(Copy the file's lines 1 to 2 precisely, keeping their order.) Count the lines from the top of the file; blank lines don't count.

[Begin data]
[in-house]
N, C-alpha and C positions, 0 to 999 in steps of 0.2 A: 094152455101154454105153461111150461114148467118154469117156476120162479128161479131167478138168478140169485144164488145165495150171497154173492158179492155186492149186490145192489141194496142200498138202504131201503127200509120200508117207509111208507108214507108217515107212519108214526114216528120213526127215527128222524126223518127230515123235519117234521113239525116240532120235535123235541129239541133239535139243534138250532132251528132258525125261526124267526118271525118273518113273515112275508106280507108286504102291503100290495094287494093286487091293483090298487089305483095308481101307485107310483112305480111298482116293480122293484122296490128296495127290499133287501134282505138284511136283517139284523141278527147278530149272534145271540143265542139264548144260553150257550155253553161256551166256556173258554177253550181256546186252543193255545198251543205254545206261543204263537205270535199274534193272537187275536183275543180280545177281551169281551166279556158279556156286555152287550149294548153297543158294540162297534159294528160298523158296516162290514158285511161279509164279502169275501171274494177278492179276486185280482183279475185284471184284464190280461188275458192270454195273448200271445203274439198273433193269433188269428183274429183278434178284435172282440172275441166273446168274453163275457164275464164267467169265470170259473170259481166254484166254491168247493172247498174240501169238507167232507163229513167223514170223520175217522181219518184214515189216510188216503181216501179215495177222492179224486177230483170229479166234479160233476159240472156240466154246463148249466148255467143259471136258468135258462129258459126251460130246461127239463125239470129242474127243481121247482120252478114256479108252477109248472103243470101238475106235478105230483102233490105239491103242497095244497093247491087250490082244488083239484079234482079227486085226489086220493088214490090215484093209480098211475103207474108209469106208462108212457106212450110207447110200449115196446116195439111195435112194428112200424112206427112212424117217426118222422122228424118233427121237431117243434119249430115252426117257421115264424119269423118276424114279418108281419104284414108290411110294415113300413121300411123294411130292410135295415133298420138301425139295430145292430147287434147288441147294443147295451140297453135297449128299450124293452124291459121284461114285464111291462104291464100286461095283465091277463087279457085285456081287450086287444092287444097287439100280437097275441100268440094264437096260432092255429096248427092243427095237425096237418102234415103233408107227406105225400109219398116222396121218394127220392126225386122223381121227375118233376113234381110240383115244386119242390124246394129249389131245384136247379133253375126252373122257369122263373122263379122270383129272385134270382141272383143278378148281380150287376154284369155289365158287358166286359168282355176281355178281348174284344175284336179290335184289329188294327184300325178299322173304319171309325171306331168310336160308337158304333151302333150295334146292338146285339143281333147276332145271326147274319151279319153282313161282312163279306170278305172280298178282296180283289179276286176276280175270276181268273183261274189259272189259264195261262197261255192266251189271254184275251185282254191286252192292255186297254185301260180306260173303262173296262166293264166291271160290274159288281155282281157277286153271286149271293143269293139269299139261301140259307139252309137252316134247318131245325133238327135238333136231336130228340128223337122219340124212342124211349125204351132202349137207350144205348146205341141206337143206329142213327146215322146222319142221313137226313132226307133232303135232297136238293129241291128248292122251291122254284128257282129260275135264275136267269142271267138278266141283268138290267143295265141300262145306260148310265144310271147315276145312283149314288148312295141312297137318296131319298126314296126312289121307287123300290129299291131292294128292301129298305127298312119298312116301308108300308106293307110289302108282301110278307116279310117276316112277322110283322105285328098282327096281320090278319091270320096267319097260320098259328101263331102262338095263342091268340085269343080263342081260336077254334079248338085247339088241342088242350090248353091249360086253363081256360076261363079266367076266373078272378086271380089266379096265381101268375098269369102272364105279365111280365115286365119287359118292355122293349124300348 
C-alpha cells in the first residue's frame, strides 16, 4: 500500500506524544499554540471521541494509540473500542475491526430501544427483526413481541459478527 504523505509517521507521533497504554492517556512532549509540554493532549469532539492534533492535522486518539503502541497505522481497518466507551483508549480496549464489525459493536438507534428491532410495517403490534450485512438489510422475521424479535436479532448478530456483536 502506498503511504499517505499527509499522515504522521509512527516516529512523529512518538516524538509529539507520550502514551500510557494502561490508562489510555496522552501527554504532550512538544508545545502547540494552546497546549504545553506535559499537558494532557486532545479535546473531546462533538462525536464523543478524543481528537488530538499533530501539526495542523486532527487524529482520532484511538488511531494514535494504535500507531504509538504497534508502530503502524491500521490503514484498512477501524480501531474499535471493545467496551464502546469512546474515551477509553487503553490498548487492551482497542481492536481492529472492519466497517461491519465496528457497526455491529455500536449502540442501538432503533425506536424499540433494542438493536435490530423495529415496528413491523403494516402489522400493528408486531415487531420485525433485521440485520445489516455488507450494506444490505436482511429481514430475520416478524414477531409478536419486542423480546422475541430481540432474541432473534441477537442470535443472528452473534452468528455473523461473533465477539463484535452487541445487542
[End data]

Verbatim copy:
[in-house]
N, C-alpha and C positions, 0 to 999 in steps of 0.2 A: 094152455101154454105153461111150461114148467118154469117156476120162479128161479131167478138168478140169485144164488145165495150171497154173492158179492155186492149186490145192489141194496142200498138202504131201503127200509120200508117207509111208507108214507108217515107212519108214526114216528120213526127215527128222524126223518127230515123235519117234521113239525116240532120235535123235541129239541133239535139243534138250532132251528132258525125261526124267526118271525118273518113273515112275508106280507108286504102291503100290495094287494093286487091293483090298487089305483095308481101307485107310483112305480111298482116293480122293484122296490128296495127290499133287501134282505138284511136283517139284523141278527147278530149272534145271540143265542139264548144260553150257550155253553161256551166256556173258554177253550181256546186252543193255545198251543205254545206261543204263537205270535199274534193272537187275536183275543180280545177281551169281551166279556158279556156286555152287550149294548153297543158294540162297534159294528160298523158296516162290514158285511161279509164279502169275501171274494177278492179276486185280482183279475185284471184284464190280461188275458192270454195273448200271445203274439198273433193269433188269428183274429183278434178284435172282440172275441166273446168274453163275457164275464164267467169265470170259473170259481166254484166254491168247493172247498174240501169238507167232507163229513167223514170223520175217522181219518184214515189216510188216503181216501179215495177222492179224486177230483170229479166234479160233476159240472156240466154246463148249466148255467143259471136258468135258462129258459126251460130246461127239463125239470129242474127243481121247482120252478114256479108252477109248472103243470101238475106235478105230483102233490105239491103242497095244497093247491087250490082244488083239484079234482079227486085226489086220493088214490090215484093209480098211475103207474108209469106208462108212457106212450110207447110200449115196446116195439111195435112194428112200424112206427112212424117217426118222422122228424118233427121237431117243434119249430115252426117257421115264424119269423118276424114279418108281419104284414108290411110294415113300413121300411123294411130292410135295415133298420138301425139295430145292430147287434147288441147294443147295451140297453135297449128299450124293452124291459121284461114285464111291462104291464100286461095283465091277463087279457085285456081287450086287444092287444097287439100280437097275441100268440094264437096260432092255429096248427092243427095237425096237418102234415103233408107227406105225400109219398116222396121218394127220392126225386122223381121227375118233376113234381110240383115244386119242390124246394129249389131245384136247379133253375126252373122257369122263373122263379122270383129272385134270382141272383143278378148281380150287376154284369155289365158287358166286359168282355176281355178281348174284344175284336179290335184289329188294327184300325178299322173304319171309325171306331168310336160308337158304333151302333150295334146292338146285339143281333147276332145271326147274319151279319153282313161282312163279306170278305172280298178282296180283289179276286176276280175270276181268273183261274189259272189259264195261262197261255192266251189271254184275251185282254191286252192292255186297254185301260180306260173303262173296262166293264166291271160290274159288281155282281157277286153271286149271293143269293139269299139261301140259307139252309137252316134247318131245325133238327135238333136231336130228340128223337122219340124212342124211349125204351132202349137207350144205348146205341141206337143206329142213327146215322146222319142221313137226313132226307133232303135232297136238293129241291128248292122251291122254284128257282129260275135264275136267269142271267138278266141283268138290267143295265141300262145306260148310265144310271147315276145312283149314288148312295141312297137318296131319298126314296126312289121307287123300290129299291131292294128292301129298305127298312119298312116301308108300308106293307110289302108282301110278307116279310117276316112277322110283322105285328098282327096281320090278319091270320096267319097260320098259328101263331102262338095263342091268340085269343080263342081260336077254334079248338085247339088241342088242350090248353091249360086253363081256360076261363079266367076266373078272378086271380089266379096265381101268375098269369102272364105279365111280365115286365119287359118292355122293349124300348 